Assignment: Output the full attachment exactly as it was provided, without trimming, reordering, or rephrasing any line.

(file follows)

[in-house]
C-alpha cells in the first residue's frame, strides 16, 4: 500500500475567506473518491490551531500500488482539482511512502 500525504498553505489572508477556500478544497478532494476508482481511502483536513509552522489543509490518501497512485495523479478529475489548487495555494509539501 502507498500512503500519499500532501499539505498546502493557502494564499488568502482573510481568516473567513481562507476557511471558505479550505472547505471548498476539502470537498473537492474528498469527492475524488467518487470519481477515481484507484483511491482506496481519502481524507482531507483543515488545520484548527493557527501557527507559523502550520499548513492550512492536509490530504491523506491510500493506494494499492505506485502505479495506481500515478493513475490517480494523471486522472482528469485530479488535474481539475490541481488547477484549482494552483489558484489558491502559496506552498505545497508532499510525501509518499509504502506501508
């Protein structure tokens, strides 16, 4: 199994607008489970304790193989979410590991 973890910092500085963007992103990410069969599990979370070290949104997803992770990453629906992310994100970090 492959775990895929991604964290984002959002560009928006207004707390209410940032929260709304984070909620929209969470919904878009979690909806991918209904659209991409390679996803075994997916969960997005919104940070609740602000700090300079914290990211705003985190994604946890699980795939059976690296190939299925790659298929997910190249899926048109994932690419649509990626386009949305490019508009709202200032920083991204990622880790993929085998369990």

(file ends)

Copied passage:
[in-house]
C-alpha cells in the first residue's frame, strides 16, 4: 500500500475567506473518491490551531500500488482539482511512502 500525504498553505489572508477556500478544497478532494476508482481511502483536513509552522489543509490518501497512485495523479478529475489548487495555494509539501 502507498500512503500519499500532501499539505498546502493557502494564499488568502482573510481568516473567513481562507476557511471558505479550505472547505471548498476539502470537498473537492474528498469527492475524488467518487470519481477515481484507484483511491482506496481519502481524507482531507483543515488545520484548527493557527501557527507559523502550520499548513492550512492536509490530504491523506491510500493506494494499492505506485502505479495506481500515478493513475490517480494523471486522472482528469485530479488535474481539475490541481488547477484549482494552483489558484489558491502559496506552498505545497508532499510525501509518499509504502506501508
């Protein structure tokens, strides 16, 4: 199994607008489970304790193989979410590991 973890910092500085963007992103990410069969599990979370070290949104997803992770990453629906992310994100970090 492959775990895929991604964290984002959002560009928006207004707390209410940032929260709304984070909620929209969470919904878009979690909806991918209904659209991409390679996803075994997916969960997005919104940070609740602000700090300079914290990211705003985190994604946890699980795939059976690296190939299925790659298929997910190249899926048109994932690419649509990626386009949305490019508009709202200032920083991204990622880790993929085998369990």